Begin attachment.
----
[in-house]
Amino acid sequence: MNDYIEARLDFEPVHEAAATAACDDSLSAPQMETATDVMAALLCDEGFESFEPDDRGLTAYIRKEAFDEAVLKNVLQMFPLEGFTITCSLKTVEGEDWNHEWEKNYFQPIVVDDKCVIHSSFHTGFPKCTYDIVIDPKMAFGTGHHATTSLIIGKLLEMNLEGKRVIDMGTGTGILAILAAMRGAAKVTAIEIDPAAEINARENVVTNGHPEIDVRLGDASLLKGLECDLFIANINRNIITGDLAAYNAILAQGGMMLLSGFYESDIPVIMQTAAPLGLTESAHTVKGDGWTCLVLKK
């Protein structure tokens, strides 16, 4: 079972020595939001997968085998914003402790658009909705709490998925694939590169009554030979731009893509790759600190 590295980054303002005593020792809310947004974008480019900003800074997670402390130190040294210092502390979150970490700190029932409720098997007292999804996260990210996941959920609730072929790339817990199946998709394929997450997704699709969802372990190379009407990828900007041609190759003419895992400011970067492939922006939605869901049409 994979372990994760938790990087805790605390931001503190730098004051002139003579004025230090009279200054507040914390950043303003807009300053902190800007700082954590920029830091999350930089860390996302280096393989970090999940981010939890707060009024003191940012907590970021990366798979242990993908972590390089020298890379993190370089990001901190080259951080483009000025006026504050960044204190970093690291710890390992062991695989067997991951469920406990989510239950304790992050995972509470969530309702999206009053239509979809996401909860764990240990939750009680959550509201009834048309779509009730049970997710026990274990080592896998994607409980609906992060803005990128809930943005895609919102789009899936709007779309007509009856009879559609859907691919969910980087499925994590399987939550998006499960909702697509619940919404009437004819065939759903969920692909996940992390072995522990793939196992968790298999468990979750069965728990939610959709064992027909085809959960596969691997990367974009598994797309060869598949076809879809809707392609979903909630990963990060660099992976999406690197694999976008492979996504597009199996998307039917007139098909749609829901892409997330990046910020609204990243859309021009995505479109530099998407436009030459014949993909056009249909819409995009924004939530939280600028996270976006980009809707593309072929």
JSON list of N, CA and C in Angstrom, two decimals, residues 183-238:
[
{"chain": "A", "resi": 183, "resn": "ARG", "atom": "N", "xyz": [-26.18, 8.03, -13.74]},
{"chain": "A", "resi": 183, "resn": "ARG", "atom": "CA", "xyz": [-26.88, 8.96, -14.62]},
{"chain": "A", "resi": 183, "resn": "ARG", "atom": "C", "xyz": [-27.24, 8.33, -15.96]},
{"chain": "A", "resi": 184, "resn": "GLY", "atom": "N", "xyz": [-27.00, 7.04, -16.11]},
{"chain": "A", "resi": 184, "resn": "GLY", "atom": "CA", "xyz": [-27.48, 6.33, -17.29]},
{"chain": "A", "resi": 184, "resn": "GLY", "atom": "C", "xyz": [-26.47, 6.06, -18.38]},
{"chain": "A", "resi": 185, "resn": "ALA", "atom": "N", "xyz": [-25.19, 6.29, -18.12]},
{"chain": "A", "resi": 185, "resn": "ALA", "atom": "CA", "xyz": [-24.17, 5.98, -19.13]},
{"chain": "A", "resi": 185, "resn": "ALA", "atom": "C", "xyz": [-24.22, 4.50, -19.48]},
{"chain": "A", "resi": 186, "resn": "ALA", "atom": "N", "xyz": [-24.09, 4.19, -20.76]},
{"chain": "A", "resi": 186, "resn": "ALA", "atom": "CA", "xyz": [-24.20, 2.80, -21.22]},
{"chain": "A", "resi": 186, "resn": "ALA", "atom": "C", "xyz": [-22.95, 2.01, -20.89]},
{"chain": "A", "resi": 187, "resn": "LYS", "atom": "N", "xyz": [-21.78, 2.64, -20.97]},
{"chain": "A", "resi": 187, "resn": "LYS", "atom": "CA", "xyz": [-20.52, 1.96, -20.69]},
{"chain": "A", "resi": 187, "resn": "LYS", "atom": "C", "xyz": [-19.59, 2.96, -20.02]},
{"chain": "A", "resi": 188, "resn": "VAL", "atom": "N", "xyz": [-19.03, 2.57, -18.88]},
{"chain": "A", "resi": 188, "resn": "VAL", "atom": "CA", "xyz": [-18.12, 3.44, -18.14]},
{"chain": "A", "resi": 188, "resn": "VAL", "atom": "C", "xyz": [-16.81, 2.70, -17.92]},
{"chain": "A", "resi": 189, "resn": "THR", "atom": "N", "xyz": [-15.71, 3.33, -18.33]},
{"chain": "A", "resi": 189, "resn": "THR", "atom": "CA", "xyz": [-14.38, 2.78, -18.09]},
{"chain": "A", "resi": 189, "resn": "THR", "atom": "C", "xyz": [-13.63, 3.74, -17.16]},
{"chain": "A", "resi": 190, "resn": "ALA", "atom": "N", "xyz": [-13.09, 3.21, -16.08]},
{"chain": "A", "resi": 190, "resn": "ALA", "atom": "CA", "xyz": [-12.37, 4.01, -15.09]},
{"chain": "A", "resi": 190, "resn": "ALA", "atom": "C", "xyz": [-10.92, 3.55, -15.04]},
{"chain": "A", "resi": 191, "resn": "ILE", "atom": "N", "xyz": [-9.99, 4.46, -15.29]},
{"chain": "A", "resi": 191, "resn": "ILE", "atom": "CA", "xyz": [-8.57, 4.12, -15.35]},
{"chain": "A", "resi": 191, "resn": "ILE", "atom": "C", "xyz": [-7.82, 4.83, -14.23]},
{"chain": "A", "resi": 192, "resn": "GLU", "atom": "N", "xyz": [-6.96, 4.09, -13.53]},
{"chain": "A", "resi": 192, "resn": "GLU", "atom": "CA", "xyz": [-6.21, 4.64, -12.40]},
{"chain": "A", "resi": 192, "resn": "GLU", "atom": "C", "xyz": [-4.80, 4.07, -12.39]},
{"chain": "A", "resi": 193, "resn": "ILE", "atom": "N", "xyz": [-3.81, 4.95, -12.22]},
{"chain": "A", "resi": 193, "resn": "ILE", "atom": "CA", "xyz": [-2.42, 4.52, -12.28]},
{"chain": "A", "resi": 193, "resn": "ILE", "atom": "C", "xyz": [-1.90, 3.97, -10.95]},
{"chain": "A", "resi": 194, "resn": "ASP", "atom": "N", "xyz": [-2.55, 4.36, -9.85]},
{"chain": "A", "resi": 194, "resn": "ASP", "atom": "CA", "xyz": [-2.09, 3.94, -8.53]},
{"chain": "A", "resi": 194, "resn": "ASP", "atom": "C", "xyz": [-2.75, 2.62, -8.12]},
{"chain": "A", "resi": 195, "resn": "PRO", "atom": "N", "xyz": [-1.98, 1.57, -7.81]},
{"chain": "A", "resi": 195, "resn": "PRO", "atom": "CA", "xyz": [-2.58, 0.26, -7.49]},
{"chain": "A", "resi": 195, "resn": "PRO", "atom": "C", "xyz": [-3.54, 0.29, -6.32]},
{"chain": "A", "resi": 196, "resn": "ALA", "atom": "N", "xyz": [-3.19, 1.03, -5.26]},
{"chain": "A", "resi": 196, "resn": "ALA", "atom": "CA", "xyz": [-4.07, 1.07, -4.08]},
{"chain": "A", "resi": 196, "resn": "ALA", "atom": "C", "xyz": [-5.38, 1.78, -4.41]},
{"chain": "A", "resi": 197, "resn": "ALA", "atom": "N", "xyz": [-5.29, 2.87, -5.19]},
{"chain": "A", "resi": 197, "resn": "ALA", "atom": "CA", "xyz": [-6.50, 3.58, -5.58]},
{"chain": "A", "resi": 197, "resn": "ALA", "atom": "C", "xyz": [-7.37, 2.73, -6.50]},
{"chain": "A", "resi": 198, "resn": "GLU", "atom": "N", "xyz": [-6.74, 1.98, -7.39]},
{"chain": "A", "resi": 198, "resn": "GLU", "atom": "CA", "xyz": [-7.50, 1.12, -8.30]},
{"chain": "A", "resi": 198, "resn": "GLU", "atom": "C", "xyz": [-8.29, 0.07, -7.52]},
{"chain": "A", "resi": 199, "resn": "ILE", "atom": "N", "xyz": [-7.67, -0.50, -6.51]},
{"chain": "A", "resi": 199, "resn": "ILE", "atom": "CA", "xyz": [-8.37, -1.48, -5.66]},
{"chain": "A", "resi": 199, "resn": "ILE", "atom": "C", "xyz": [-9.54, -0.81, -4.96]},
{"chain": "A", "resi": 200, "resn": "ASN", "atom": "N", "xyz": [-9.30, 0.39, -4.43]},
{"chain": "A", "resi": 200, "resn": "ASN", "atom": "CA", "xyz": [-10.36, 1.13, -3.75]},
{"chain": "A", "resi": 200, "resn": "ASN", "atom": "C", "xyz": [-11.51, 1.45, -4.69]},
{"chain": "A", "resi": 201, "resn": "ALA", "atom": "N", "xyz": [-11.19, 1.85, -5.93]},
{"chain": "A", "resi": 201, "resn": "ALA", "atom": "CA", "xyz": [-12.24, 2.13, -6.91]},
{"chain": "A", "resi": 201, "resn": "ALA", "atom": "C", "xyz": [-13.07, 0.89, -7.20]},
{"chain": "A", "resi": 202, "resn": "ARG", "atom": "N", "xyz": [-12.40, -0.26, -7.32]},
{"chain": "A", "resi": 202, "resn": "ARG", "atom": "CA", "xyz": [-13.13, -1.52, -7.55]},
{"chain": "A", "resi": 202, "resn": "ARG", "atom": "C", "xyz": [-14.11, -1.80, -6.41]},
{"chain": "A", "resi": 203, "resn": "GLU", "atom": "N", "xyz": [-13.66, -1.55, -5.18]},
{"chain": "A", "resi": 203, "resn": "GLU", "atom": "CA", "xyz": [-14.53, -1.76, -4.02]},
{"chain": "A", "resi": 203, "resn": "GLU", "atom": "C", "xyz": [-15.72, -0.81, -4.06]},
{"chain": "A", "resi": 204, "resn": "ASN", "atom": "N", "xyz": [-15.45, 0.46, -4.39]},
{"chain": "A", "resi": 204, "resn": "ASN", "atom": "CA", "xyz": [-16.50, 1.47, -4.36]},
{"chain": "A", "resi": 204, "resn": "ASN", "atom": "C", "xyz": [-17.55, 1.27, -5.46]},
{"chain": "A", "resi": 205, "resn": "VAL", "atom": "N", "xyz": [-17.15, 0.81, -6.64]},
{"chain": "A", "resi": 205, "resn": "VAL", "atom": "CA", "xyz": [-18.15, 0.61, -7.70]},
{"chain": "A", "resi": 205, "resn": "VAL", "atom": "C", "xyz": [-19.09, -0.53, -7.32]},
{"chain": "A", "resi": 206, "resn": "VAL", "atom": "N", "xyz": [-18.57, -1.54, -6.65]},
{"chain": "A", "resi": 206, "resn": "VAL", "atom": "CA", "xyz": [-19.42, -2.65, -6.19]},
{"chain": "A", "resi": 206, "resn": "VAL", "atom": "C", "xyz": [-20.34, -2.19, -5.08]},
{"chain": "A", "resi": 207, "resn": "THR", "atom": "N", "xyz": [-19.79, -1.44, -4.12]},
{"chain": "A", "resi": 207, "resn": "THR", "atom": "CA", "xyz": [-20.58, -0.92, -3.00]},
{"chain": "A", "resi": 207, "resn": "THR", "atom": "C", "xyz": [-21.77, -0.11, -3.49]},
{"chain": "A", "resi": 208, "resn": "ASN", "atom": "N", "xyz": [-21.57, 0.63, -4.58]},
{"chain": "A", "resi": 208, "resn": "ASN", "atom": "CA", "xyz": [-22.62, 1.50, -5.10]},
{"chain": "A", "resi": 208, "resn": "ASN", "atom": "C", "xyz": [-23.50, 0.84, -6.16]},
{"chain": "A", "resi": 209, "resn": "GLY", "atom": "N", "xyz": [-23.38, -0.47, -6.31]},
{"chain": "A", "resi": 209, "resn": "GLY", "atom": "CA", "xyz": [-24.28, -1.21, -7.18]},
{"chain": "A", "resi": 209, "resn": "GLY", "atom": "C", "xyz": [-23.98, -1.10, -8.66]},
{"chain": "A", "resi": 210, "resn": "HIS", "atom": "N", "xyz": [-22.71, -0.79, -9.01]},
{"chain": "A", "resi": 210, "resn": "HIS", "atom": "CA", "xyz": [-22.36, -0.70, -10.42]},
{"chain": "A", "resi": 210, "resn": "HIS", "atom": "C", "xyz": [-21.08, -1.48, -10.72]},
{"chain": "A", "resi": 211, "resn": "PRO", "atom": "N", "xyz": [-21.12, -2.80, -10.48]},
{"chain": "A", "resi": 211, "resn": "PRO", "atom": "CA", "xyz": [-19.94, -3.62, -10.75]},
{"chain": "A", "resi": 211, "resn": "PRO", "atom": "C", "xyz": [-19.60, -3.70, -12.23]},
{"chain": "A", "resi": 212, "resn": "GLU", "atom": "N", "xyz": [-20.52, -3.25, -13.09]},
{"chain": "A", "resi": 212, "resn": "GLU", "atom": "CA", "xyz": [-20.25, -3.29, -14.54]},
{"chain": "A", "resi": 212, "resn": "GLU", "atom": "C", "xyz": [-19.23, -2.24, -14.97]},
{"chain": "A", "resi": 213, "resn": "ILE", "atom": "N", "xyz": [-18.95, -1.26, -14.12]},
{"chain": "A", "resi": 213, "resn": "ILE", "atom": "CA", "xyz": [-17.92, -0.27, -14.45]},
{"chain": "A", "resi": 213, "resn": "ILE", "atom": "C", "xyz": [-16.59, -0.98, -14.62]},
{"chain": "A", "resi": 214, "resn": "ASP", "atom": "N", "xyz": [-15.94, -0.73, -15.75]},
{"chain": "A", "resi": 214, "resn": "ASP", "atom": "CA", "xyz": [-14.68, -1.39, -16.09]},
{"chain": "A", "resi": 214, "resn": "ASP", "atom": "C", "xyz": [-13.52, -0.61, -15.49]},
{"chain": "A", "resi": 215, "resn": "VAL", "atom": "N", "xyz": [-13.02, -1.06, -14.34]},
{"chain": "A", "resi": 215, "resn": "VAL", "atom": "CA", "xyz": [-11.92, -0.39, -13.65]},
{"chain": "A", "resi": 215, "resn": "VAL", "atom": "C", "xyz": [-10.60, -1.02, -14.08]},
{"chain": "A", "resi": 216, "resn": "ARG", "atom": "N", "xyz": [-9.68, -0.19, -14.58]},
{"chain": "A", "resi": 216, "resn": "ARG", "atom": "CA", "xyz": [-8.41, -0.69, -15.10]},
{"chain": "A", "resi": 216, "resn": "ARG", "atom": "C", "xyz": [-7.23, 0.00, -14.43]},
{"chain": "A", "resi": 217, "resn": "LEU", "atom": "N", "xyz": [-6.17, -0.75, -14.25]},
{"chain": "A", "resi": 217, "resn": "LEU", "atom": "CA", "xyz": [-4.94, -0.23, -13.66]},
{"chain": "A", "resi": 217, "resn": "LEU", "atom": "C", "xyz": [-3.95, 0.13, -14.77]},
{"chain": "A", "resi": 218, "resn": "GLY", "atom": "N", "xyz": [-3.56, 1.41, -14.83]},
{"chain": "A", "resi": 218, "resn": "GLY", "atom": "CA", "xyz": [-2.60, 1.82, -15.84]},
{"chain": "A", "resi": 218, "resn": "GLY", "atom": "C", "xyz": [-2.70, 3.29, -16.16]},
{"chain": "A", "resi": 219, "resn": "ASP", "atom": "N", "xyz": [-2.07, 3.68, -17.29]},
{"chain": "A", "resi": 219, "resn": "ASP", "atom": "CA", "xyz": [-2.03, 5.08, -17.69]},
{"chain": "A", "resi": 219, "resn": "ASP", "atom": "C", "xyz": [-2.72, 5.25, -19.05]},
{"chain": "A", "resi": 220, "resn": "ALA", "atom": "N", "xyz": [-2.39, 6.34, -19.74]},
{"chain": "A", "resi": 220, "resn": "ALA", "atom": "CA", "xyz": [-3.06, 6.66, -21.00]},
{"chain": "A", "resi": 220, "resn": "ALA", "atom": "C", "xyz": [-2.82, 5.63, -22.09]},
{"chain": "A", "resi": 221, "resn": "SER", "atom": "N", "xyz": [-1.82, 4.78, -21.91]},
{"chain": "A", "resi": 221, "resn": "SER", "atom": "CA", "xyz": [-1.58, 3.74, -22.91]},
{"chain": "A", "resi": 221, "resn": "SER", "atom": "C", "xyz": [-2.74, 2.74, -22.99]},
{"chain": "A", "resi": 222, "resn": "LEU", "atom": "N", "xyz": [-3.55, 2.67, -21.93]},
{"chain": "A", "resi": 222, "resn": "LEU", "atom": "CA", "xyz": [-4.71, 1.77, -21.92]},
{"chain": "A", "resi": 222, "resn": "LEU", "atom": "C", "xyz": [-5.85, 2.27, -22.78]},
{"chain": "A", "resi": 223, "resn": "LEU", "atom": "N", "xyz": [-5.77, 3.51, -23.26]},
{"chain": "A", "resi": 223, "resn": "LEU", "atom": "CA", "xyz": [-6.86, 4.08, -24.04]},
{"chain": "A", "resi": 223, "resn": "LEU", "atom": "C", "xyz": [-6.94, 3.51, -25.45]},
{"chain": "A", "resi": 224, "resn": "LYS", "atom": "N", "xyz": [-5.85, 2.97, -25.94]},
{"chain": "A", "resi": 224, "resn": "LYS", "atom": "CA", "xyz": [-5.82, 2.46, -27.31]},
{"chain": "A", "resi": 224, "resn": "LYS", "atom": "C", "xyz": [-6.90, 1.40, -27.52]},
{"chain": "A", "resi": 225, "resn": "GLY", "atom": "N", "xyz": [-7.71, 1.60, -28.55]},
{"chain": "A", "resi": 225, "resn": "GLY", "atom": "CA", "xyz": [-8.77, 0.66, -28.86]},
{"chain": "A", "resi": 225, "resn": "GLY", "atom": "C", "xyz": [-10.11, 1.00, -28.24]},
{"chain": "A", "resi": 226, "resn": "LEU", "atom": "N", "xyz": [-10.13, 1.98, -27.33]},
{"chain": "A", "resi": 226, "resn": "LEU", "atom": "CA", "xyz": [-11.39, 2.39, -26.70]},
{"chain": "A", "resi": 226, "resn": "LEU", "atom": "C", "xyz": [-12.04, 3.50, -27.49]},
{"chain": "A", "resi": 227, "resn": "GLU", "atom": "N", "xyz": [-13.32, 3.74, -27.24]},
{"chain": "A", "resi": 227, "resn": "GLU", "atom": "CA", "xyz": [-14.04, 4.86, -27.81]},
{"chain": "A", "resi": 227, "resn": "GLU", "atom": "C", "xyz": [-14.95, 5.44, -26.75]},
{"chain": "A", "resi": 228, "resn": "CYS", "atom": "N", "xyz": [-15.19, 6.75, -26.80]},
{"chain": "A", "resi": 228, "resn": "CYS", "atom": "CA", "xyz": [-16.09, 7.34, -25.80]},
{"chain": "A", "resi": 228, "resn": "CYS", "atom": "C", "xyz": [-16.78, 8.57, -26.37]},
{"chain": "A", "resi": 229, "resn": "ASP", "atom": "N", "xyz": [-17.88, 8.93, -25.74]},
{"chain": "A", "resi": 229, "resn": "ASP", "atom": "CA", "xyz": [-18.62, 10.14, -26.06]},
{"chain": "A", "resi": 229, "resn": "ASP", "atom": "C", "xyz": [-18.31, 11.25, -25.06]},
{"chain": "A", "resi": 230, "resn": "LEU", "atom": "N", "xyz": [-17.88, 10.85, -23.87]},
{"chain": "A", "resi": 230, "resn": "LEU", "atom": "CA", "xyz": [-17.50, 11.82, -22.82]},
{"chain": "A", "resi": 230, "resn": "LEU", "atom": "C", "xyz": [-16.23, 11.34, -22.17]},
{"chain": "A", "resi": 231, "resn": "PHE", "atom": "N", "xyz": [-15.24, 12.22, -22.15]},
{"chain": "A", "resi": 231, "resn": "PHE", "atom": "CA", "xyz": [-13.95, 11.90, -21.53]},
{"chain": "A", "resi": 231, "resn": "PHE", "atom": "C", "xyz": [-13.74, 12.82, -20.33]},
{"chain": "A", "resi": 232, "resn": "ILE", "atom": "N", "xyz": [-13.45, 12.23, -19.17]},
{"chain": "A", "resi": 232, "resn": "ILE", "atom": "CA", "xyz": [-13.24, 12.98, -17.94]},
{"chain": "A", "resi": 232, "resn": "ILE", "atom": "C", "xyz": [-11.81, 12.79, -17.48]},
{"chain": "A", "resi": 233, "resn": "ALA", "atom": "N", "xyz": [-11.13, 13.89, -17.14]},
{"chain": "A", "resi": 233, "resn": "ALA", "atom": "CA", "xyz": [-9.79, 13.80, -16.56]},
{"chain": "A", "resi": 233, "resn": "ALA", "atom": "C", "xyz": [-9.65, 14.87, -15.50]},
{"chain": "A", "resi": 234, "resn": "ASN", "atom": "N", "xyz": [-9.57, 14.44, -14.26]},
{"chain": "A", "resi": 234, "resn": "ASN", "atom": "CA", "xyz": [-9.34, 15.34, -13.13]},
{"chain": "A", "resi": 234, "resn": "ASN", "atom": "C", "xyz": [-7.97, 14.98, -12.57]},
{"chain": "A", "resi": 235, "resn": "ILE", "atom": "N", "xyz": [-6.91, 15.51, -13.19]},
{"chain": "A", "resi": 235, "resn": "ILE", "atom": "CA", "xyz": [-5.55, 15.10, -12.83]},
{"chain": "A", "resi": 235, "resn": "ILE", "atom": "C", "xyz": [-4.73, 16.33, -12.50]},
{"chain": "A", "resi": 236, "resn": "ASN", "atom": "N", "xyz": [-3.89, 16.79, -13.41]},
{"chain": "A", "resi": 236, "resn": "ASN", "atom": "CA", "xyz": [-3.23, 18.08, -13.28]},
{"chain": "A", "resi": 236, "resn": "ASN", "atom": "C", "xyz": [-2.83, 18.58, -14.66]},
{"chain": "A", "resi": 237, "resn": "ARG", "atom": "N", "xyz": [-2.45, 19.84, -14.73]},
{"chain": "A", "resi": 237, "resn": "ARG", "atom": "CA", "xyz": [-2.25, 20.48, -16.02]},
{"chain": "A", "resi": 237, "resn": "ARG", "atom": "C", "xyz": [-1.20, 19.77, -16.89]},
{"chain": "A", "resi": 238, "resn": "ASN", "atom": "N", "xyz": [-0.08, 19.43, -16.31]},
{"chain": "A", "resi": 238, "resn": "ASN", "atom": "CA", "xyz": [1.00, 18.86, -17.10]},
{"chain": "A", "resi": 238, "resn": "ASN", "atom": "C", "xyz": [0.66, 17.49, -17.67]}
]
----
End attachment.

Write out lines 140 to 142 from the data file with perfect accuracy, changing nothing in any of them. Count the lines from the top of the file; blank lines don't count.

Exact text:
{"chain": "A", "resi": 227, "resn": "GLU", "atom": "C", "xyz": [-14.95, 5.44, -26.75]},
{"chain": "A", "resi": 228, "resn": "CYS", "atom": "N", "xyz": [-15.19, 6.75, -26.80]},
{"chain": "A", "resi": 228, "resn": "CYS", "atom": "CA", "xyz": [-16.09, 7.34, -25.80]},